By Tabora Bojang
The National Assembly Member for Banjul North has raised concerns over the effectiveness of the anti-corruption commission, saying inasmuch as he welcomes the fight against graft, it could be abused by those in power to witch-hunt political opponents.
Justice Minister Abubacarr Tambadou recently tabled an anti-corruption bill before the National Assembly for approval of an anti-corruption commission.
The bill, which is currently under scrutiny before a parliamentary committee, seeks to provide measures for the eradication of corruption in the country.
However speaking to The Standard, Ousman Sillah said: “My concern is that will this commission end up being a witch-hunt mechanism going after opponents and targeting the small fish?”
NAM Sillah said government should introduce a national anti corruption strategy that will codify corrupt practices in the constitution for the involvement of all stakeholders to join the fight not just an institution.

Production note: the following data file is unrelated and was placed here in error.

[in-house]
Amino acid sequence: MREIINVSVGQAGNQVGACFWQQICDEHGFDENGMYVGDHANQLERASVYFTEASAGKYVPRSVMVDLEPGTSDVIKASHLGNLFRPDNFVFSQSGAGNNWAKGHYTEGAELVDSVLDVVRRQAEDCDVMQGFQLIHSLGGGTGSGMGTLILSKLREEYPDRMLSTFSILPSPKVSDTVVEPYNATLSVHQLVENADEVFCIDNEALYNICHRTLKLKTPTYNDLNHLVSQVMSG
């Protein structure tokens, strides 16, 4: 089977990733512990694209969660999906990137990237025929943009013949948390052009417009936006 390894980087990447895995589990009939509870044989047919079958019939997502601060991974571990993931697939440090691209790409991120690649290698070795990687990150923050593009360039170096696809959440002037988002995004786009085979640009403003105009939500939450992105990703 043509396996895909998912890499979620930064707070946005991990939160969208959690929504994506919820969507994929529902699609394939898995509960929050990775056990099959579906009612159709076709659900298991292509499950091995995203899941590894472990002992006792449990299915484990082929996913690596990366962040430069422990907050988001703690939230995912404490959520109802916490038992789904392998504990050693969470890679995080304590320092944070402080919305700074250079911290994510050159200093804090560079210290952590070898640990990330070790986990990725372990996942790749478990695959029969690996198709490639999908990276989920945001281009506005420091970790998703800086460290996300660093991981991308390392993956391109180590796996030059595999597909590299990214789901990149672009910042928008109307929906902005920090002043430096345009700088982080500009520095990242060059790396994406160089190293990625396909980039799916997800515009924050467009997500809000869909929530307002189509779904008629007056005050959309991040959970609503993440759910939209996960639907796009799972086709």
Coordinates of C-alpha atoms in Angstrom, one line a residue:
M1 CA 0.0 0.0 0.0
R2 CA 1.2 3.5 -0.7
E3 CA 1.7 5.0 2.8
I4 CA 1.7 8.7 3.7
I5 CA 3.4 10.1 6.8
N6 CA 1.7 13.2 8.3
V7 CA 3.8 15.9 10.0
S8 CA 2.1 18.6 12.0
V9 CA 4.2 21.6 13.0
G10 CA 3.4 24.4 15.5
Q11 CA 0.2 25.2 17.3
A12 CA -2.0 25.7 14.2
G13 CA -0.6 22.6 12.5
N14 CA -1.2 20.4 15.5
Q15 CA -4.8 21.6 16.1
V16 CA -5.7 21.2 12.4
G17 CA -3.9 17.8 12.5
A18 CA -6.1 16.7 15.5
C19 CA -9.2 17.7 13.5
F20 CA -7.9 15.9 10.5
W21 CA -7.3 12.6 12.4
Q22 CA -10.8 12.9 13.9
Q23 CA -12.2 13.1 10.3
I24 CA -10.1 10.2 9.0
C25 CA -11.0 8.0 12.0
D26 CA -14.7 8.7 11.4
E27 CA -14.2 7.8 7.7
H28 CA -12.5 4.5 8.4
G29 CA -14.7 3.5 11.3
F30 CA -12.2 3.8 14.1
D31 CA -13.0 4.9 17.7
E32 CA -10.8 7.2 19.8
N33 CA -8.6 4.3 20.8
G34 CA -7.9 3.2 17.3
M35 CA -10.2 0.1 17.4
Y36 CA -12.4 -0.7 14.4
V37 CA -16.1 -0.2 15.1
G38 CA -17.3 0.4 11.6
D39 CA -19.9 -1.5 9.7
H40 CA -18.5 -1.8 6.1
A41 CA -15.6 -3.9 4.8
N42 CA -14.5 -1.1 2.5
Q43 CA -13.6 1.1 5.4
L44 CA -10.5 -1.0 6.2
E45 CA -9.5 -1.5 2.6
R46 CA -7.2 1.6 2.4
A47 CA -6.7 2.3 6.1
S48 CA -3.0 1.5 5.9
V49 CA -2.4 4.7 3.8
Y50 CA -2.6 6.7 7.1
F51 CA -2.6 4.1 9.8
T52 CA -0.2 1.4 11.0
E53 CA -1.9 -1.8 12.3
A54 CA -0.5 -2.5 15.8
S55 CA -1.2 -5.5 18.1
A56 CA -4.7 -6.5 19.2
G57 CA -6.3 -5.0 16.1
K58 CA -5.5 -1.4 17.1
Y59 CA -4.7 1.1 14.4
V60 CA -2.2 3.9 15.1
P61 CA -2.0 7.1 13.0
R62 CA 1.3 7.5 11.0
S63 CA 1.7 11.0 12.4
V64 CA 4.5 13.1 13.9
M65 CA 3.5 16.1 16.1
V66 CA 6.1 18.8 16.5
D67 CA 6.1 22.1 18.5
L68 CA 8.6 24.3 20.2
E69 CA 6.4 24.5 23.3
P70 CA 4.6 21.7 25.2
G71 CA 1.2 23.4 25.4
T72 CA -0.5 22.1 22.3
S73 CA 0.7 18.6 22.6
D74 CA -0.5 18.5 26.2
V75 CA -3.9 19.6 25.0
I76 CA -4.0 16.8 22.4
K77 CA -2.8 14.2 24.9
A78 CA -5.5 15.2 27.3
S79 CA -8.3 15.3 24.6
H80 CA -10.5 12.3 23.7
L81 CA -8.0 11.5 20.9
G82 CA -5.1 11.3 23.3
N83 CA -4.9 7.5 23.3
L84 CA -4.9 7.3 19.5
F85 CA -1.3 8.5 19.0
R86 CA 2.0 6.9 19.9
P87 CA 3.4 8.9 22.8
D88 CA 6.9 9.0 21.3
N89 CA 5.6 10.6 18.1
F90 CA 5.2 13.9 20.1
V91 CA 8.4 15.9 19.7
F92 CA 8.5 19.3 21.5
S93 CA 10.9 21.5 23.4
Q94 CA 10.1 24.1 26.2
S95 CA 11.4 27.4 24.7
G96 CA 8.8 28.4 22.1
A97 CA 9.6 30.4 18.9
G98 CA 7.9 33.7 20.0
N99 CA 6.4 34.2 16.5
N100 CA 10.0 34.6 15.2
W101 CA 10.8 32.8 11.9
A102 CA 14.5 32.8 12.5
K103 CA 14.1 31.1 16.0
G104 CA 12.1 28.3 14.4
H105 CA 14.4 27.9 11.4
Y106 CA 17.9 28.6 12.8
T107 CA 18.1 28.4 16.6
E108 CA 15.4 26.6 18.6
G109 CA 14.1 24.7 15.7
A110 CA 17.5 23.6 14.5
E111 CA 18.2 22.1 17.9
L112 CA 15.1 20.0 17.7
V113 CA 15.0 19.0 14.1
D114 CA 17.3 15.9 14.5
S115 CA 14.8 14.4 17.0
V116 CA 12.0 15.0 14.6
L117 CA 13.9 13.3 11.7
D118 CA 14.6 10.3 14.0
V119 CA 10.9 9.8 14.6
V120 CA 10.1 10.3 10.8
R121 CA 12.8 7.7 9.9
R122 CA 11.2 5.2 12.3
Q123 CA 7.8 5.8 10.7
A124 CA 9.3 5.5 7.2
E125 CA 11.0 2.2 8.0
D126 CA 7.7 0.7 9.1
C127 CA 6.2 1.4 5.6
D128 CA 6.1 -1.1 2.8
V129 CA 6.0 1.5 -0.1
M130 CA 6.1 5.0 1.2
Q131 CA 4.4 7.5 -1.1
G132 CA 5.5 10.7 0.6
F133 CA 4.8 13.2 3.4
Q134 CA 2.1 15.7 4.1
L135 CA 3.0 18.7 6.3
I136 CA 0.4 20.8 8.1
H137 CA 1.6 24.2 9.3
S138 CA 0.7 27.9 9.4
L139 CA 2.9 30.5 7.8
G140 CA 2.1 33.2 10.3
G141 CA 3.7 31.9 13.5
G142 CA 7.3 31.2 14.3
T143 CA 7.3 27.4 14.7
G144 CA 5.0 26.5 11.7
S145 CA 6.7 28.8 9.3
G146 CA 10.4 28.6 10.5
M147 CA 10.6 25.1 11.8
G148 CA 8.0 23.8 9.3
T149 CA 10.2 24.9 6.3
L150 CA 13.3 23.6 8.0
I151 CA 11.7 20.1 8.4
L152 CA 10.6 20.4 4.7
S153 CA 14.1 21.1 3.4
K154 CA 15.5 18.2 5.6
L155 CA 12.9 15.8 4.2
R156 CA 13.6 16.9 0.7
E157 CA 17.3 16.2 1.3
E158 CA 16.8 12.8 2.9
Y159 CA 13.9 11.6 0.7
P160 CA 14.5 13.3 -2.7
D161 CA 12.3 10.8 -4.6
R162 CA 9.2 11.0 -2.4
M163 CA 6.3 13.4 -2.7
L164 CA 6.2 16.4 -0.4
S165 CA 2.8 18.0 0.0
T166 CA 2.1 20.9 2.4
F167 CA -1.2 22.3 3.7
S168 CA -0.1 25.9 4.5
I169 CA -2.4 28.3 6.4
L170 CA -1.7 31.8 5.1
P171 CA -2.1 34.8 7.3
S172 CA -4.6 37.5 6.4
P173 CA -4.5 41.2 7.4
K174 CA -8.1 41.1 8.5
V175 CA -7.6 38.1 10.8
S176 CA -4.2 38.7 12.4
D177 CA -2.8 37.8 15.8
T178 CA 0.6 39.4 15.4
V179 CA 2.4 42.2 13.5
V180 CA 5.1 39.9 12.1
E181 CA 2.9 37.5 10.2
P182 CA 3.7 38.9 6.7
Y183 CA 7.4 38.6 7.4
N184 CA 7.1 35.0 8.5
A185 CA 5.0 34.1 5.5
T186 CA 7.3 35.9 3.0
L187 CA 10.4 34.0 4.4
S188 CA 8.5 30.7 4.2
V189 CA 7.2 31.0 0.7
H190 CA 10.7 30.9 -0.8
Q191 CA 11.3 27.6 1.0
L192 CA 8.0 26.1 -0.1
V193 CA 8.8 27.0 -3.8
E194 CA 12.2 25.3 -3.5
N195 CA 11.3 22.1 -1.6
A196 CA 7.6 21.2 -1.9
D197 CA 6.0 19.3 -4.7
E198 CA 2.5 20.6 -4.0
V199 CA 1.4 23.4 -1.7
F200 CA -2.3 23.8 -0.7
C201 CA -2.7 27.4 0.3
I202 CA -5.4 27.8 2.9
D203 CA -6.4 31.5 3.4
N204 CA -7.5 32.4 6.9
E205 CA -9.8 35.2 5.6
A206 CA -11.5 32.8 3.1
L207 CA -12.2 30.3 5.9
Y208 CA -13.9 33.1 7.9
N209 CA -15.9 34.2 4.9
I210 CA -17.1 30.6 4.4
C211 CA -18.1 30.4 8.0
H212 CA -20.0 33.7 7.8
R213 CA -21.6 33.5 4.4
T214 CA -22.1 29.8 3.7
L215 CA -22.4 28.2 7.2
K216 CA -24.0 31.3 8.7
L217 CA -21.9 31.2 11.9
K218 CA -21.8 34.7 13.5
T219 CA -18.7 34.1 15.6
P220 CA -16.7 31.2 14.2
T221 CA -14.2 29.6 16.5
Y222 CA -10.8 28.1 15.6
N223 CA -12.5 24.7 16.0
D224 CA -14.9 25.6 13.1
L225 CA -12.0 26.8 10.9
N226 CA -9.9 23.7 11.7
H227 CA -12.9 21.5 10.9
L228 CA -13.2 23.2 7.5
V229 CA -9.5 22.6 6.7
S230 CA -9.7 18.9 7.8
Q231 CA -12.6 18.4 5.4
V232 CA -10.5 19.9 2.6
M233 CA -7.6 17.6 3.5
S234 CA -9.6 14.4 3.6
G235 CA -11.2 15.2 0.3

He argued that the fight against corruption is a legitimate cause that should not be left entirely in the hands of a commission, but needs the support of all Gambians including the media and civil society.
Sillah cited the defunct Evaluation of Assets and Corrupt Practices Commission established by former President Jawara after the 1982 election, which he said was short-lived without any tangible milestone.
“I am not trying to condone corruption but my problem is that will this commission not end up like the ones we used to have before which were short-lived and that incumbents can always use it against their opponents? I think we need a better approach,” he said.